Mann is best known for research that produced the "hockey stick" chart, which that reconstructs global temperature over the past 1,000 years and shows a sharp uptick in the 20th century. His conduct has been cleared in several probes.
Grijalva's office insists it's not crossing the line, and argued there's a difference between these letters and past GOP-led probes of climate scientists.
"We are not asking for drafts of scientific research. We are not asking for raw data. We are not asking for whole hard drives worth of stuff," said Adam Sarvana, Grijalva's spokesman. "This is about finances and it is about the connection between money and testimony, because testimony is not research. Testimony is interpreting scientific information for public consumption to influence policy, and in our view that is not protected entirely by academic shielding."
Sarvana similarly defended the request for communications with funders, to determine if there was an "implicit or explicit promise made."
"The whole Willie Soon story turns on exactly the kinds of things that we are asking for," he said.
The American Association of University Professors does not have an official position on the letters, but the group referred questions to Martin Kich, an English professor at Wright State University.
Kich said Grijalva has every right to ask for the sources and amounts of research grants and specific proposals that have been funded. "But in requesting the personal correspondence of faculty, he is asking the institutions to violate the academic freedom of those faculty members. AAUP will almost certainly be opposed to that," he said in an email.
Pielke is one of several academics who have testified before Congress at the invitation of Republicans to be targeted by one of the letters, which were sent to the presidents of the universities that employ the researchers Grijalva's probing.
Pielke doesn't dispute human-induced climate change, but frequently says advocates have gone too far with claims that it has worsened extreme weather events like hurricanes and severe droughts, or increased their frequency.
Other professors targeted by the letters break in various ways with the overwhelming majority of scientists on climate change.
For instance, Judith Curry of the Georgia Institute of Technology has attacked the 2013 finding by the United Nations' Intergovernmental Panel on Climate Change that there's at least a 95 percent chance that human influences have been the dominant cause of warming since the mid-20th century, arguing that evidence had weakened since the IPCC's big 2007 assessment.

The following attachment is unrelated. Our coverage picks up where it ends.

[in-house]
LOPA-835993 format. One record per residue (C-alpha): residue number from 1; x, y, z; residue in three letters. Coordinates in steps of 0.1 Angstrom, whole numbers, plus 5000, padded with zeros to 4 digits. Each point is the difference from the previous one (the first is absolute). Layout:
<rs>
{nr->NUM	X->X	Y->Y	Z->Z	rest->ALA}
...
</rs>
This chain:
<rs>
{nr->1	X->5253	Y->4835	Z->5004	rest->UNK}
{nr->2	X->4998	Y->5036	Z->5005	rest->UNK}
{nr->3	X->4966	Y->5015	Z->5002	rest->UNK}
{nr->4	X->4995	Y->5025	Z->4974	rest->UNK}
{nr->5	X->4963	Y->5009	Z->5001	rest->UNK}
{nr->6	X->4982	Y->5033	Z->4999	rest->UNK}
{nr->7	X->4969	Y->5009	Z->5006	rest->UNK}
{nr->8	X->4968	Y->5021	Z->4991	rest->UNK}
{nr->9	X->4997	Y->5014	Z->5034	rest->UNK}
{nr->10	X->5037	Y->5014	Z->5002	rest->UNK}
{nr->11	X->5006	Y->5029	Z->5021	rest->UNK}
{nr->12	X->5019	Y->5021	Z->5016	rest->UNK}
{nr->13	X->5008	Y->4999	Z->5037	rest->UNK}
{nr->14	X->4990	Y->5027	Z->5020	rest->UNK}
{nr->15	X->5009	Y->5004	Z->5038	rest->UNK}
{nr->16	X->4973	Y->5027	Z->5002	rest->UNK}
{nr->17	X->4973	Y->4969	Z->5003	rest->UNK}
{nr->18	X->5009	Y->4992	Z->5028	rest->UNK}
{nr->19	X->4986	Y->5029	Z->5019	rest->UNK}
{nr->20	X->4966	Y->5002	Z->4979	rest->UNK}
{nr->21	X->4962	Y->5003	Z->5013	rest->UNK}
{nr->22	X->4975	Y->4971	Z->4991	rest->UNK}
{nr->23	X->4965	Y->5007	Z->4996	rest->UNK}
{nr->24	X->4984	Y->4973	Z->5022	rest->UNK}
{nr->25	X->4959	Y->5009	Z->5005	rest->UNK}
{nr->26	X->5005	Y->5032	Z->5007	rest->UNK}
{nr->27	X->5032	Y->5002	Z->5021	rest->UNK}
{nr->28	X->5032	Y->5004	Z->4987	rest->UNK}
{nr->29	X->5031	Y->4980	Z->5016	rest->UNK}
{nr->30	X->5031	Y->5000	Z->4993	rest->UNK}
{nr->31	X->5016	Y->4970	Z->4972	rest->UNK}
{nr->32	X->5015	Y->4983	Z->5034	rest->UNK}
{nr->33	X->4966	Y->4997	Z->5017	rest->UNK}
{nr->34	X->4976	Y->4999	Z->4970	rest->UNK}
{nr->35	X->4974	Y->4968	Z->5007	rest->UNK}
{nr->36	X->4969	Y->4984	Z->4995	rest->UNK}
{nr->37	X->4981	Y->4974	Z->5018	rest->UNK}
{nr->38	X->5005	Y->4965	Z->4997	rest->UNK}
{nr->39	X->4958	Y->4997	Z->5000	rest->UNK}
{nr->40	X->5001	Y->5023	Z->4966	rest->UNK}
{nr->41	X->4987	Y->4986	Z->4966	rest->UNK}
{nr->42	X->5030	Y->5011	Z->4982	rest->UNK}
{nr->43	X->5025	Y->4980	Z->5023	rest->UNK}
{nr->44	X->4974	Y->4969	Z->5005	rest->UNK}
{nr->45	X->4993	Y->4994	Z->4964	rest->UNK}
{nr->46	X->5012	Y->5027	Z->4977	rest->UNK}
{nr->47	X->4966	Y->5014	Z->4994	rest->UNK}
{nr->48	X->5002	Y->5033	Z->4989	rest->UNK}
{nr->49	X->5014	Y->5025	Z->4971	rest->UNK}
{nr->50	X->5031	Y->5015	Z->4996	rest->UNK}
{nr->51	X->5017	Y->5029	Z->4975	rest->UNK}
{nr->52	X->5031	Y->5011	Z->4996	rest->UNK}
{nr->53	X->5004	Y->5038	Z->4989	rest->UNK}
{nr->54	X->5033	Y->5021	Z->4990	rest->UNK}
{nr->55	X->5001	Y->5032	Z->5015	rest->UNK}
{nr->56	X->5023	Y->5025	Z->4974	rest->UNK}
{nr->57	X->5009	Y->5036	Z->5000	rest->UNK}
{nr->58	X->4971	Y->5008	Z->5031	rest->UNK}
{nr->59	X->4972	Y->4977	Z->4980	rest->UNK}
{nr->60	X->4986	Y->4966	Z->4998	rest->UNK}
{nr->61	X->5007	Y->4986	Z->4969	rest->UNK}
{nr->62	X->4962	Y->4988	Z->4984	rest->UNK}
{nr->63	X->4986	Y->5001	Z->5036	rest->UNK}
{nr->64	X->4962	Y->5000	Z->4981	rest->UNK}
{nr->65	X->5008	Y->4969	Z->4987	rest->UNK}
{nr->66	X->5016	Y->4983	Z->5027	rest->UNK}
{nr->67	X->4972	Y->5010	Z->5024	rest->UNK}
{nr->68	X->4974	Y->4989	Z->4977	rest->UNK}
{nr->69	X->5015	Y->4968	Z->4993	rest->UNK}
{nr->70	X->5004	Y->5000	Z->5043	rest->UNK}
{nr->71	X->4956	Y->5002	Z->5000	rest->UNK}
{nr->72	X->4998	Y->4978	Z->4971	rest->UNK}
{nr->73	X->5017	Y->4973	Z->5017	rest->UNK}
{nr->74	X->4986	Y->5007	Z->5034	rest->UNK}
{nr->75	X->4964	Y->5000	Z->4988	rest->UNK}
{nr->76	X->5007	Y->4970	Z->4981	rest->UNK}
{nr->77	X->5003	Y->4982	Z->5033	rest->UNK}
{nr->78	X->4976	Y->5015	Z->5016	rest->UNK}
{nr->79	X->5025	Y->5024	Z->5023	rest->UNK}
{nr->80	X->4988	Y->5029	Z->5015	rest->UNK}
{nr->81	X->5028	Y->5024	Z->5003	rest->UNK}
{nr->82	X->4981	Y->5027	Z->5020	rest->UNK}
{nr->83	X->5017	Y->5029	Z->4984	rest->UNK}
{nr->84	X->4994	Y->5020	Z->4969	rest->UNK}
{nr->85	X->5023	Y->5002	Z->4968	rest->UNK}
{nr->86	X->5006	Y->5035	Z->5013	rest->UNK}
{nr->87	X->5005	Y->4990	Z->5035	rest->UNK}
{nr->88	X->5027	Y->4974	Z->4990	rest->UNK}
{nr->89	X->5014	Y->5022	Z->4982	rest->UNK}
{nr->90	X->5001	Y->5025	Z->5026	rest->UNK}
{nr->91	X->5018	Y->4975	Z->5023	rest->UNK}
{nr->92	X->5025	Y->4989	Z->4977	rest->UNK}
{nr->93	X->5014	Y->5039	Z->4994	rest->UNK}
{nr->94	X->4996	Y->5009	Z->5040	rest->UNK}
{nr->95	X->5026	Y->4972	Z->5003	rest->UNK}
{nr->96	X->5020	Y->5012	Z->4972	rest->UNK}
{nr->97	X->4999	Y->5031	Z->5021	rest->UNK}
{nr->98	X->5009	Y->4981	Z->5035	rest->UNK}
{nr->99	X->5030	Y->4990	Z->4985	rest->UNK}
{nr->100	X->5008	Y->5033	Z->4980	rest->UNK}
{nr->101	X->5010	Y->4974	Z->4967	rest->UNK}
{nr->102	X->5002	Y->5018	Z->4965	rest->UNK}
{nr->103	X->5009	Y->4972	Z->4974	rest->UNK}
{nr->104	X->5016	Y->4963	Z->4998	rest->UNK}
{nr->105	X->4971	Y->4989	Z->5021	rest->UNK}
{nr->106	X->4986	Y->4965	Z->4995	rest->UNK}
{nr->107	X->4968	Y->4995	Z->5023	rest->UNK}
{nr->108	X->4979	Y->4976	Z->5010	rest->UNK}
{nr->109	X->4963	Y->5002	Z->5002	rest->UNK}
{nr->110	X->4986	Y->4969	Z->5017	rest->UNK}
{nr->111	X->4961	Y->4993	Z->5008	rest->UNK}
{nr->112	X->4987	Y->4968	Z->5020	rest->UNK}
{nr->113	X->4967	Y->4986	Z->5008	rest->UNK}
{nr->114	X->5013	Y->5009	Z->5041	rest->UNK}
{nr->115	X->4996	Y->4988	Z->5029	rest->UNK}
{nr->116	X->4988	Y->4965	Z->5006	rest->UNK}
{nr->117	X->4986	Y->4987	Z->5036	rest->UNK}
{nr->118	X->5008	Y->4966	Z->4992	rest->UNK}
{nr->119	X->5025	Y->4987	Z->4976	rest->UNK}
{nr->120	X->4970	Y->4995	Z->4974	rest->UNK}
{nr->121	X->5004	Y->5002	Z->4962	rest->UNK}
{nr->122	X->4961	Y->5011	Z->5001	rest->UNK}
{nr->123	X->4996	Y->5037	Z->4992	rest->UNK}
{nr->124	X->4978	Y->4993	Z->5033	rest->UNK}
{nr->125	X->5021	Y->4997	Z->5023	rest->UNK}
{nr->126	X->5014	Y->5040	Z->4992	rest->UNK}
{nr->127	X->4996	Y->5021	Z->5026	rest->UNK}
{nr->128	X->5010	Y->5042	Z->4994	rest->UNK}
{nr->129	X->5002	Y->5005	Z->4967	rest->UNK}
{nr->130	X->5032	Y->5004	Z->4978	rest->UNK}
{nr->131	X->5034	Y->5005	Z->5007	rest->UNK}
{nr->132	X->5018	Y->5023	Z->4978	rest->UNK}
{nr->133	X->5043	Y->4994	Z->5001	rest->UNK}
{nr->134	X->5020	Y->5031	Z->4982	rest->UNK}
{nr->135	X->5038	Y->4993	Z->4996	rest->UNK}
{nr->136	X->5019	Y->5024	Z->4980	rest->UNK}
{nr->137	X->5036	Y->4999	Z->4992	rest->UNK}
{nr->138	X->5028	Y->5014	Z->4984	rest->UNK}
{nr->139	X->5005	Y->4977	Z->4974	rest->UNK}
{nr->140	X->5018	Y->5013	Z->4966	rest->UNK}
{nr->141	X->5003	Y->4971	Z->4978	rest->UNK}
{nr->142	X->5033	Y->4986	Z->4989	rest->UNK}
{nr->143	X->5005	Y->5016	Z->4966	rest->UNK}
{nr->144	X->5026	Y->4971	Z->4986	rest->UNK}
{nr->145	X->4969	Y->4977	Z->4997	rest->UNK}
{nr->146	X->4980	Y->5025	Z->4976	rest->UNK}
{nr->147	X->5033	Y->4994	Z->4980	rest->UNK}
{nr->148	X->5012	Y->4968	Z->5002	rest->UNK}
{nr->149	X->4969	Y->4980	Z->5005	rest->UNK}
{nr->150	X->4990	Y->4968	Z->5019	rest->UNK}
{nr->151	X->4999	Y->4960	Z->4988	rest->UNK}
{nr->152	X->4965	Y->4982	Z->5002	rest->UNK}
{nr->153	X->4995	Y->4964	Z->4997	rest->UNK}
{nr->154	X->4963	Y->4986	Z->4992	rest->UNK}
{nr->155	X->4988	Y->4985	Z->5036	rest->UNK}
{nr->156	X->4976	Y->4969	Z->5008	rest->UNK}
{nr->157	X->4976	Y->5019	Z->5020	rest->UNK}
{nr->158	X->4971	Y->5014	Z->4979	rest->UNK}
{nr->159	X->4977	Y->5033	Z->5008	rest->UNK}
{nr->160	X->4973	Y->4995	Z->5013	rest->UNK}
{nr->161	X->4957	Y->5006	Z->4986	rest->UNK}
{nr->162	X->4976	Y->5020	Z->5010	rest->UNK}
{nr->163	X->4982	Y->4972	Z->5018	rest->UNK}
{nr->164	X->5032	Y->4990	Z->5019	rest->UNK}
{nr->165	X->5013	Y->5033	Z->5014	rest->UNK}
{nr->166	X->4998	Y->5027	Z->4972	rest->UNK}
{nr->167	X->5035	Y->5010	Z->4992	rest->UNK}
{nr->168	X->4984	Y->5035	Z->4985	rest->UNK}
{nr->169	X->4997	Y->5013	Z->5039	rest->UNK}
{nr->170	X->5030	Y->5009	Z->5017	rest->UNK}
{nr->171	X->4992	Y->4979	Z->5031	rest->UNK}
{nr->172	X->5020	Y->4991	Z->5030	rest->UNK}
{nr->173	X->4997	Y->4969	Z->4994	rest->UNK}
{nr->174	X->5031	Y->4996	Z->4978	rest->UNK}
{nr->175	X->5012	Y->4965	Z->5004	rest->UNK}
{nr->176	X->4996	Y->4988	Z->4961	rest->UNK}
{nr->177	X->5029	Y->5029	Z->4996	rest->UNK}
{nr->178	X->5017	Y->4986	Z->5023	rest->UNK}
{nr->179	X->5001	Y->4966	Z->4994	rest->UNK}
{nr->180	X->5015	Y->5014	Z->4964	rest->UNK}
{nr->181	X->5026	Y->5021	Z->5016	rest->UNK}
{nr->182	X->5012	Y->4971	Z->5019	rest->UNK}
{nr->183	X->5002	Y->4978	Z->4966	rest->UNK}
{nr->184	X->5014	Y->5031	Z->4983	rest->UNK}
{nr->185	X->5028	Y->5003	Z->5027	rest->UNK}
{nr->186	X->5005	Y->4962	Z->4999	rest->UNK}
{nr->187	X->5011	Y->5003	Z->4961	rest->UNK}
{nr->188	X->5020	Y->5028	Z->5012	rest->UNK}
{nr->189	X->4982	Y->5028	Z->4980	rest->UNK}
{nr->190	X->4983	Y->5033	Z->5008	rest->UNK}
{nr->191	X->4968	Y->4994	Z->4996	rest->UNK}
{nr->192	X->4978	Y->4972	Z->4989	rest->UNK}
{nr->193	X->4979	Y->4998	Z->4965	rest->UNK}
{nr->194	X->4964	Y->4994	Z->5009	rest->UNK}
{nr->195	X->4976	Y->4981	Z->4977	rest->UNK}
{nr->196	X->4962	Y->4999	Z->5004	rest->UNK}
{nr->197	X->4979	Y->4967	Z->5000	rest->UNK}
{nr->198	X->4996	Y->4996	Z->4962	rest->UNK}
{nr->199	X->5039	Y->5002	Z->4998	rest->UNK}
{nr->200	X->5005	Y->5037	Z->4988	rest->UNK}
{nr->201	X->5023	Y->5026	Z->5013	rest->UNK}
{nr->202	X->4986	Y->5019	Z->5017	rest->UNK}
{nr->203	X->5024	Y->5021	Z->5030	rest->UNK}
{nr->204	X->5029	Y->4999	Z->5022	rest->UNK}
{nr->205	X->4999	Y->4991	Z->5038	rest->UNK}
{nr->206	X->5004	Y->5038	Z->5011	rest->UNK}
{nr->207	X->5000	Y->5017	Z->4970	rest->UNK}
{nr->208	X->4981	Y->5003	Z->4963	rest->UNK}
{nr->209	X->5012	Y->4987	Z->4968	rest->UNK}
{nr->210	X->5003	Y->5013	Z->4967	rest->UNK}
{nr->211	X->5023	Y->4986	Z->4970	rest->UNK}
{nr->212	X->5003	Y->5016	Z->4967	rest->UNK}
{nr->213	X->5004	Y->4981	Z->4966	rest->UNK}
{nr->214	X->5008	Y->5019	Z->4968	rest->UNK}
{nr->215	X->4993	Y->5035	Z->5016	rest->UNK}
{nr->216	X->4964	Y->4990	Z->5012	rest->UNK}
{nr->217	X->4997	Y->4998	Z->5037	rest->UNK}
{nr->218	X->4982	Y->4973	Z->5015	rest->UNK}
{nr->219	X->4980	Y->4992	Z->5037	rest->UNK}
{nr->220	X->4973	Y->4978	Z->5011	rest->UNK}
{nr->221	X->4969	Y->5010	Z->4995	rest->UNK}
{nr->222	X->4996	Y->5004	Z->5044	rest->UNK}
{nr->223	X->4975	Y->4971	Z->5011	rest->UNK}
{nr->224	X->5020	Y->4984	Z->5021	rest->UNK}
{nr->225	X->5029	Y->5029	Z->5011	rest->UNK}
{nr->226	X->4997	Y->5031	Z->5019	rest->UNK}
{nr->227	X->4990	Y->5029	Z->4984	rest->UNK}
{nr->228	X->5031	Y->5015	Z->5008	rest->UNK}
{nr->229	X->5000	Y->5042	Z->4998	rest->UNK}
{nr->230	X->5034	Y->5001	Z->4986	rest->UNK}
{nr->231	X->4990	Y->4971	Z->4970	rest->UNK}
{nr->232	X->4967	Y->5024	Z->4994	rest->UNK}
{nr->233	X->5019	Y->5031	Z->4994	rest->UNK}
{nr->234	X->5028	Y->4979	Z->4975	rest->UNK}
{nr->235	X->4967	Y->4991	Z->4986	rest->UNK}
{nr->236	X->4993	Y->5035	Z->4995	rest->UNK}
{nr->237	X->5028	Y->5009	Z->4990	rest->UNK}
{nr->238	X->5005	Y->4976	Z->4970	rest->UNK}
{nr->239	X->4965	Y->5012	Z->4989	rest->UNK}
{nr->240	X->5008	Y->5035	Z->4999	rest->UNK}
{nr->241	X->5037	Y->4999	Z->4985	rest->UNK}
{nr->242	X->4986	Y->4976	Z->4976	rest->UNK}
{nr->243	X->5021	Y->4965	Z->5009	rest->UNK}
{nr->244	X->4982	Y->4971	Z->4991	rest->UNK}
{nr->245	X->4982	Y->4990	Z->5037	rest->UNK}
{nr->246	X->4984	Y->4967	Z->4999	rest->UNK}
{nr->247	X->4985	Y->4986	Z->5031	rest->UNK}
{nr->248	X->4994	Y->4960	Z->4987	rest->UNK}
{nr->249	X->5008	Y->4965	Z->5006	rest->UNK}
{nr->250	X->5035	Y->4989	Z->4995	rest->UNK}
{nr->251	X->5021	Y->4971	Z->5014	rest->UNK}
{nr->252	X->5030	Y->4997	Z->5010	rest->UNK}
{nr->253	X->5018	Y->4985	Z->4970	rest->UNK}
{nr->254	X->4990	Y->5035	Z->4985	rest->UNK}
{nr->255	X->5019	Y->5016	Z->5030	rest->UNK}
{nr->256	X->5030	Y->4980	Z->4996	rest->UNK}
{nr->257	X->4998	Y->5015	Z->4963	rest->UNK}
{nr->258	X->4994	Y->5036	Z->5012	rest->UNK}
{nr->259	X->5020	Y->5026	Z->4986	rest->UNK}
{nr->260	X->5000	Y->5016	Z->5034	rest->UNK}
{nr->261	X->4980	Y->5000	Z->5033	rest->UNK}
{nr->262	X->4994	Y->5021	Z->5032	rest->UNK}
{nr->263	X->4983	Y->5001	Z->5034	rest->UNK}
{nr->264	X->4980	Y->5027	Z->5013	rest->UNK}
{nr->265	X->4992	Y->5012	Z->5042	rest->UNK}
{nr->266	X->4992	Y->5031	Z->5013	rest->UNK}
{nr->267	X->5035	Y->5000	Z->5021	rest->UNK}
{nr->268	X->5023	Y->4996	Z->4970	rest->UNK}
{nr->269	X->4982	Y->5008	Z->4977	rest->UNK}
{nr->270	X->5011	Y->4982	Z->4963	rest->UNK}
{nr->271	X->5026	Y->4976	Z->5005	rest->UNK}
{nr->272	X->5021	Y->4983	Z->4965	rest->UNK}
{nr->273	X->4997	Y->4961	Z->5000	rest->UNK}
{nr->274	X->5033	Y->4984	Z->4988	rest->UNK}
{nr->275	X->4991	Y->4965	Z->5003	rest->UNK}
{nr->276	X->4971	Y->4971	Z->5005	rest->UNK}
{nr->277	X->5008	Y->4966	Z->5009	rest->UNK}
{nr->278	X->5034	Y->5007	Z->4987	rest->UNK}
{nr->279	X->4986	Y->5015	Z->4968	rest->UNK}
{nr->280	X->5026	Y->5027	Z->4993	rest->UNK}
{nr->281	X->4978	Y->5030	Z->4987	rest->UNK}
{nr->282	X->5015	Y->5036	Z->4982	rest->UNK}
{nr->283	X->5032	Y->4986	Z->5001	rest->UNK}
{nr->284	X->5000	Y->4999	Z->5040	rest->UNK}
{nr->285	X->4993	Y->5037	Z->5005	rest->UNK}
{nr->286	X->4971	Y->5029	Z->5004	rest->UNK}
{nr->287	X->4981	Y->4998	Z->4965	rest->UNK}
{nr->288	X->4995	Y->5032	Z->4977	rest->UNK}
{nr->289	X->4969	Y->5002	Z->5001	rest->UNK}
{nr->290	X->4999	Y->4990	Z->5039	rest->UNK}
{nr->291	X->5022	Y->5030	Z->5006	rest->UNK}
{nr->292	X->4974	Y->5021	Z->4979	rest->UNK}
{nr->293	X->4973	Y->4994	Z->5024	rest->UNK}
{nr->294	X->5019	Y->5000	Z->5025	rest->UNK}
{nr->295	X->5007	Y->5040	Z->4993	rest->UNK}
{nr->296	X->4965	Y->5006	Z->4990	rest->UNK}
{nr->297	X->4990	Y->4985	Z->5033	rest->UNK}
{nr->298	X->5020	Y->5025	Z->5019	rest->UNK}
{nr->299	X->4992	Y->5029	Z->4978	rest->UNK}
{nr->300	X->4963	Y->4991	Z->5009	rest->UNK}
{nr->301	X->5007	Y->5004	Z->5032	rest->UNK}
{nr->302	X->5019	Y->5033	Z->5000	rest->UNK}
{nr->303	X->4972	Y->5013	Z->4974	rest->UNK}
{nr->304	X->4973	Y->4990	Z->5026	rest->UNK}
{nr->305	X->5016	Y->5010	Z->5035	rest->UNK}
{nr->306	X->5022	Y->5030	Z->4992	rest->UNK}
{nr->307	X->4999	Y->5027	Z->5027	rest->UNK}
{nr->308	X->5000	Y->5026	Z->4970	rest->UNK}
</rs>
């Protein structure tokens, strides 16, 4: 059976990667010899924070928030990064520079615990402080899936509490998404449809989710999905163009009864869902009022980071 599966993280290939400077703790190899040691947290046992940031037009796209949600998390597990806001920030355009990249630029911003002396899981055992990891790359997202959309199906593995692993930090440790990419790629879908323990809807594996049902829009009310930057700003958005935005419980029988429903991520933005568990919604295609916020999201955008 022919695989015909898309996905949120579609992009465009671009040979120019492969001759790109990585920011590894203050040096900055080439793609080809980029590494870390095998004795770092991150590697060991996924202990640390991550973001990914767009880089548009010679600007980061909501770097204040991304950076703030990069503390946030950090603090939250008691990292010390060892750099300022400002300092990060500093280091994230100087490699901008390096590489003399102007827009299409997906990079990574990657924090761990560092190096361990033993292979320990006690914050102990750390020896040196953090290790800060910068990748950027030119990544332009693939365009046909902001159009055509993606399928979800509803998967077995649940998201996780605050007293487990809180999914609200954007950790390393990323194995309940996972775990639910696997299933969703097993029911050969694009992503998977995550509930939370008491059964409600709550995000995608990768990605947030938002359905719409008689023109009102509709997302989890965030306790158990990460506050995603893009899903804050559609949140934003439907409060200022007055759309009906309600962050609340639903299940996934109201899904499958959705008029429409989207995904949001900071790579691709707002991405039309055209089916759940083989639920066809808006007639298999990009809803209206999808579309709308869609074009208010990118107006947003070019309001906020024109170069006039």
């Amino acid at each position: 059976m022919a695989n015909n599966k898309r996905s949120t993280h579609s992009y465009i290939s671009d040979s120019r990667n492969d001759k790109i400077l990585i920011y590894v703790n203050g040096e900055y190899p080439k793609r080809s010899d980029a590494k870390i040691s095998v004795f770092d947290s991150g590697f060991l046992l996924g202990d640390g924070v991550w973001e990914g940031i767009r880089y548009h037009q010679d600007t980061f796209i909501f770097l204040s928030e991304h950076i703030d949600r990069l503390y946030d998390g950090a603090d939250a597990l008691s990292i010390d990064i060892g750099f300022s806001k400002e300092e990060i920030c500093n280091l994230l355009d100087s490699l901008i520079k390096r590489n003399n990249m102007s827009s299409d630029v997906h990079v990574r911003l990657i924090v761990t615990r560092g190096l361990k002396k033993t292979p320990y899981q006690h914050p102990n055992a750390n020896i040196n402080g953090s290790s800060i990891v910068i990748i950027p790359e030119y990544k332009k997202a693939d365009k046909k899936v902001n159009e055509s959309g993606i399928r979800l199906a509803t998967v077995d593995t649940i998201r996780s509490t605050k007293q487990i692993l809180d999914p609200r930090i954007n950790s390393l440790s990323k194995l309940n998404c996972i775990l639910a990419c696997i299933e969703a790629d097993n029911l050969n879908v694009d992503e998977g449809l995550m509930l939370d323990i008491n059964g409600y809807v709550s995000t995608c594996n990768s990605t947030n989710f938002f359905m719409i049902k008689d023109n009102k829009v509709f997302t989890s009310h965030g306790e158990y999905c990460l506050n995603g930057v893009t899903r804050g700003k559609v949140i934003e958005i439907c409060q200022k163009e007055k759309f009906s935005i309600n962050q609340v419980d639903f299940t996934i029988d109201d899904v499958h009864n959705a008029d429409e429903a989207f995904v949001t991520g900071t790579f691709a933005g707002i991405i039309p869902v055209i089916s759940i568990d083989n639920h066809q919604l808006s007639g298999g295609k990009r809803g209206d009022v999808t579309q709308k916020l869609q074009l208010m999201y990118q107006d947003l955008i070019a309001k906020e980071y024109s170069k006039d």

Curry, in a lengthy post on her website Wednesday, criticized Grijalva's letters and pointed to statements about her funding sources that she attaches to congressional testimony.
"It looks like it is 'open season' on anyone who deviates even slightly from the consensus," she writes, later adding: "I don't think anything good will come of this. I anticipate that Grijalva will not find any kind of an undisclosed fossil fuel smoking gun from any of the 7 individuals under investigation."
The other professors who are targets of Grijalva's letters are:
David Legates of the University of Delaware; John Christy of the University of Alabama; Richard Lindzen of the Massachusetts Institute of Technology; Robert Balling of Arizona State University; and Steven Hayward of Pepperdine University.
Across Capitol Hill, other Democrats are taking a different tack in launching new probes of the nexus between fossil fuel industries and climate research and testimony.
Sens. Ed Markey, Barbara Boxer and Sheldon Whitehouse sent letters to roughly 100 fossil fuel companies, trade groups, and conservative organizations—like this one to the American Petroleum Institute—seeking information on climate-related research they have supported.
This article is from the archive of our partner National Journal.